Brand Names: Azelex, Finacea, Finacea Plus, Finevin
Generic Name: azelaic acid topical
- What is azelaic acid topical?
- What are the possible side effects of azelaic acid topical?
- What is the most important information I should know about azelaic acid topical?
- What should I discuss with my healthcare provider before using azelaic acid topical?
- How should I use azelaic acid topical?
- What happens if I miss a dose?
- What happens if I overdose?
- What should I avoid while using azelaic acid topical?
- What other drugs will affect azelaic acid topical?
- Where can I get more information?
What is azelaic acid topical?
Azelaic acid is a naturally occurring acid. It helps the skin to renew itself more quickly and therefore reduces pimple and blackhead formation. It also helps to kill the bacteria that cause acne and rosacea.
Azelaic acid topical (for the skin) is used to treat acne and rosacea.
Azelaic acid topical may also be used for purposes not listed in this medication guide.
What are the possible side effects of azelaic acid topical?
Get emergency medical help if you have signs of an allergic reaction: hives; difficult breathing; swelling of your face, lips, tongue, or throat.
Stop using this medicine and call your doctor at once if you have:
- severe burning, stinging, or warmth;
- severe itching or tingling;
- severe redness, dryness, peeling, or other irritation; or
- changes in skin color.
Less serious side effects are more likely, and you may have none at all.
This is not a complete list of side effects and others may occur. Call your doctor for medical advice about side effects. You may report side effects to FDA at 1-800-FDA-1088.
What is the most important information I should know about azelaic acid topical?
Follow all directions on your medicine label and package. Tell each of your healthcare providers about all your medical conditions, allergies, and all medicines you use.
What should I discuss with my healthcare provider before using azelaic acid topical?
You should not use this medication if you are allergic to azelaic acid or propylene glycol.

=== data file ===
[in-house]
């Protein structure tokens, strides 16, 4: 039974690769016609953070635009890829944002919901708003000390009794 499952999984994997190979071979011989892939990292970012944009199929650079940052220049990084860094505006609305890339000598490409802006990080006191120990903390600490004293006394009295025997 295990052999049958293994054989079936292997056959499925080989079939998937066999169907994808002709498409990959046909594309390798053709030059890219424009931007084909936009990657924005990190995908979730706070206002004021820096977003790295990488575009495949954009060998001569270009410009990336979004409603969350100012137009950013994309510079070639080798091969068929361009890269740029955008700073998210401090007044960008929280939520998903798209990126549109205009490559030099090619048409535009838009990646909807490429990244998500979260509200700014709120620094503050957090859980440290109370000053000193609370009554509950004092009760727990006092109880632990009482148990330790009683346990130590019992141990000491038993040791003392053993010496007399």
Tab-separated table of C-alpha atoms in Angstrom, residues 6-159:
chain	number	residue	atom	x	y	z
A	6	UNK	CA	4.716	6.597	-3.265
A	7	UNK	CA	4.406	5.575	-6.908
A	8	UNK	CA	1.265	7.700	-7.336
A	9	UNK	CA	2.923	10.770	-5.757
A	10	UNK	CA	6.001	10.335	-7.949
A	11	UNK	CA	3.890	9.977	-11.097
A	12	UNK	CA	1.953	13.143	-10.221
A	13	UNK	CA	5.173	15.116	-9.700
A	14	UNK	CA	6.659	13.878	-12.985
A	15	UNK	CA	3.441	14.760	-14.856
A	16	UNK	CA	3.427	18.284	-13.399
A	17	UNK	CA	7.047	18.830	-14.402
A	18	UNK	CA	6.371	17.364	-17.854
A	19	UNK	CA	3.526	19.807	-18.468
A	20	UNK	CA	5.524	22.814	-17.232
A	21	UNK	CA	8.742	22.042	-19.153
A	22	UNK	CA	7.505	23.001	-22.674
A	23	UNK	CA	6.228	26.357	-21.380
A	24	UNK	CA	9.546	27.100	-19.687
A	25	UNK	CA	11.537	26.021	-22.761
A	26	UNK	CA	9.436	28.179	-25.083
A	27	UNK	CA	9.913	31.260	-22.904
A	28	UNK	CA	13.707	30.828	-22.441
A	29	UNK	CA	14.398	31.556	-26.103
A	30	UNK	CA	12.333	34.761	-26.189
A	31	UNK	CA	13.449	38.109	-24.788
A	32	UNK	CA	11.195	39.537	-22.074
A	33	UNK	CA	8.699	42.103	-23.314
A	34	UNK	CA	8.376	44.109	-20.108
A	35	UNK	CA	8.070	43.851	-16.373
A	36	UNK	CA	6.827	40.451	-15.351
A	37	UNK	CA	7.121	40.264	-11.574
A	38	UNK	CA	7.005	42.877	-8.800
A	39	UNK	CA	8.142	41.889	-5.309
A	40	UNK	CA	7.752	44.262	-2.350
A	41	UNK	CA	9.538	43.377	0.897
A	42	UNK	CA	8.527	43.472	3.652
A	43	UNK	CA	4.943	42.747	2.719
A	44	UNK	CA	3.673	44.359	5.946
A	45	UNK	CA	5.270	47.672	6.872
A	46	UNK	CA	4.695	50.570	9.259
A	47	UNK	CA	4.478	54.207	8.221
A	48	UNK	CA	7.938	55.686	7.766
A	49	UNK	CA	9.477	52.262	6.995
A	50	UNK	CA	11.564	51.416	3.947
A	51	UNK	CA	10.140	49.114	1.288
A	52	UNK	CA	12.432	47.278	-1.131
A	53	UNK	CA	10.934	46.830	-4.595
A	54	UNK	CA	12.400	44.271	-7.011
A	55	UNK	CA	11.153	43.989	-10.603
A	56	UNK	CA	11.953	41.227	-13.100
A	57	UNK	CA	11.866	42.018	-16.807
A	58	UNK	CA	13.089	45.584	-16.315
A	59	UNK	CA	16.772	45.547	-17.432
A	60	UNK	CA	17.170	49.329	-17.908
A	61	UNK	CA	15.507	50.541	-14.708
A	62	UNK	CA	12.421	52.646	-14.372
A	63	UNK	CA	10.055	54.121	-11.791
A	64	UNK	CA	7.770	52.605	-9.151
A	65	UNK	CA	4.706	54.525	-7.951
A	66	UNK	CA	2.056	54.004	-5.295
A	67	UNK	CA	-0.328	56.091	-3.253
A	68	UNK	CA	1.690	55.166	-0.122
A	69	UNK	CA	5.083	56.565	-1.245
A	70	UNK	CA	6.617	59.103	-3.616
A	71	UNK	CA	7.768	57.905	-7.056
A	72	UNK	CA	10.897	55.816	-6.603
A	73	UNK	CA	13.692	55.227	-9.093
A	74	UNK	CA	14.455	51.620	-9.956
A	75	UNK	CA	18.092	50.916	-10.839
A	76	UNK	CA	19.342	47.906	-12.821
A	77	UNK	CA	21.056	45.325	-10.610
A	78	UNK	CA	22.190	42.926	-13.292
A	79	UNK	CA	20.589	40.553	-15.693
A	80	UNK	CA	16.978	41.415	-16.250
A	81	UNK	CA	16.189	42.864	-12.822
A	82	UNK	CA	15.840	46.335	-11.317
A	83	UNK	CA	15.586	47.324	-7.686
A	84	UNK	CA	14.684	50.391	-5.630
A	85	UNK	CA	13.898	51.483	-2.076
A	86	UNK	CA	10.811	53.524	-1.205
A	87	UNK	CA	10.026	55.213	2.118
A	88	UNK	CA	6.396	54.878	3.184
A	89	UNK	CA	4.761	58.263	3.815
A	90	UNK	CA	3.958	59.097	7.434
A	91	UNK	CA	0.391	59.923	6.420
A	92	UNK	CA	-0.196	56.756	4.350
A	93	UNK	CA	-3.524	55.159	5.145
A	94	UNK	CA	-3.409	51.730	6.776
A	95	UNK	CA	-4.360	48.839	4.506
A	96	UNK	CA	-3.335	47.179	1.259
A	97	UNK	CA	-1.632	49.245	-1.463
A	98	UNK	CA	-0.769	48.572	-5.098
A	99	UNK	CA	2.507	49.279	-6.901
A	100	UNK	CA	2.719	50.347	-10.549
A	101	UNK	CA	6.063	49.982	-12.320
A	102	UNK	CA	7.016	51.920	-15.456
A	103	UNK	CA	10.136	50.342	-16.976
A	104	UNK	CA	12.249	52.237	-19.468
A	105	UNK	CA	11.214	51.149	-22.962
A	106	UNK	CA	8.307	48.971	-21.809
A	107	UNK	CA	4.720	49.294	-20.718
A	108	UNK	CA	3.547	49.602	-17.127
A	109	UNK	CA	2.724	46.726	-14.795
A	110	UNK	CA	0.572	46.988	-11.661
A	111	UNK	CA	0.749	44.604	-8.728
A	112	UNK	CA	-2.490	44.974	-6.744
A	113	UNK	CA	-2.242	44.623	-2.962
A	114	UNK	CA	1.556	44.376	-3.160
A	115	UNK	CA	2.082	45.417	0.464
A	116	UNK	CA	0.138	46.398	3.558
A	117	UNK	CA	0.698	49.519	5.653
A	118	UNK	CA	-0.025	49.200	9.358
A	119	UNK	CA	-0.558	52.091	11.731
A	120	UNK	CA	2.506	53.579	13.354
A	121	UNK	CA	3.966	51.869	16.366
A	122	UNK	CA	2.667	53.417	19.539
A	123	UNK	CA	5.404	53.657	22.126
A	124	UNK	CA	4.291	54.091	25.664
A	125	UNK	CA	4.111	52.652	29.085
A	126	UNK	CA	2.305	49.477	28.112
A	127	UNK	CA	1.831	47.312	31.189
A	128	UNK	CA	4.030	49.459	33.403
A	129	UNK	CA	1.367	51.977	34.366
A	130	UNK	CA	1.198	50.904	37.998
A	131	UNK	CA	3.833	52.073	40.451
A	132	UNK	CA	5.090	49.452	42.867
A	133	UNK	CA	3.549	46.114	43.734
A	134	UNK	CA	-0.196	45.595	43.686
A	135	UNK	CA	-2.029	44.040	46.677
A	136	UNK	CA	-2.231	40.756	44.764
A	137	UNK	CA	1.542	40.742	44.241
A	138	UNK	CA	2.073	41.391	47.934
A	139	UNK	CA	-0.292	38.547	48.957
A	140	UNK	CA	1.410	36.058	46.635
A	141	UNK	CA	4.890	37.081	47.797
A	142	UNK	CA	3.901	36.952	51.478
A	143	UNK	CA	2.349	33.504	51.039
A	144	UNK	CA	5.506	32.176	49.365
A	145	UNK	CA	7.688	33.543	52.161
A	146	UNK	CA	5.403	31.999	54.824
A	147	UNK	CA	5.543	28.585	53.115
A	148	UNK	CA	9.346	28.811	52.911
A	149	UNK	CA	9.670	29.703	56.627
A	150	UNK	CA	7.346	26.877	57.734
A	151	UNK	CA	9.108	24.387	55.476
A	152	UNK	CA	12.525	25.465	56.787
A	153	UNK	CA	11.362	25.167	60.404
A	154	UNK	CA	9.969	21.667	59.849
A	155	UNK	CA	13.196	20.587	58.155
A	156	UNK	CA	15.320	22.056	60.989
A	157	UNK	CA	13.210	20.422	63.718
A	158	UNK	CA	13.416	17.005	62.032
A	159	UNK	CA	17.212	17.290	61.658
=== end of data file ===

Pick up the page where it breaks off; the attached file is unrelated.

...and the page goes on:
Azelaic acid topical is not expected to harm an unborn baby. Tell your doctor if you are pregnant or plan to become pregnant during treatment.
It is not known whether azelaic acid topical passes into breast milk or if it could harm a nursing baby. Do not use this medication without telling your doctor if you are breast-feeding a baby.
How should I use azelaic acid topical?
Use exactly as prescribed by your doctor. Do not use in larger or smaller amounts or for longer than recommended. Follow the directions on your prescription label.
Wash your hands before and after applying this medication.
Clean the affected area with a mild soap or a soap-free cleansing lotion and pat dry with a soft towel. Apply the medication as directed.
Azelaic acid topical is usually applied twice daily, in the morning and at bedtime. Follow your doctor's instructions.
Do not cover the affected area after applying azelaic acid. Doing so could cause too much medicine to be absorbed by the body and could be harmful.
It may take up 4 weeks or longer before your symptoms improve. Keep using the medication as directed and tell your doctor if your symptoms do not improve after 12 weeks of treatment.
If you have excessive burning, dryness, or irritation, ask your doctor about using azelaic acid once daily.
Store at room temperature away from moisture and heat.
What happens if I miss a dose?
Apply the missed dose as soon as you remember. Skip the missed dose if it is almost time for your next scheduled dose. Do not use extra medicine to make up the missed dose.
What happens if I overdose?
Seek emergency medical attention or call the Poison Help line at 1-800-222-1222.
Overdose symptoms may include some of the serious side effects listed in this medication guide.
What should I avoid while using azelaic acid topical?
Avoid getting this medication in your eyes, nose, mouth, rectum, or vagina. If this does happen, rinse with water. Do not use on sunburned, windburned, dry, chapped, irritated, or broken skin. Wait until these conditions have healed before using this medication.
Avoid using other medications on the areas you treat with azelaic acid topical unless your doctor tells you to.
Avoid using skin products that can cause irritation, such as harsh soaps or skin cleansers, or skin products with alcohol, spices, astringents, or lime.
Your doctor may recommend avoiding spicy foods, hot foods or drinks, alcoholic beverages and other foods or beverages that may cause flushing or redness of the skin during treatment with azelaic acid topical.
What other drugs will affect azelaic acid topical?
It is not likely that other drugs you take orally or inject will have an effect on topically applied azelaic acid. But many drugs can interact with each other. Tell each of your health care providers about all medicines you use, including prescription and over-the-counter medicines, vitamins, and herbal products.
Where can I get more information?
Your pharmacist can provide more information about azelaic acid topical.
Copyright 1996-2015 Cerner Multum, Inc. Version: 4.05. Revision Date: 9/11/2015.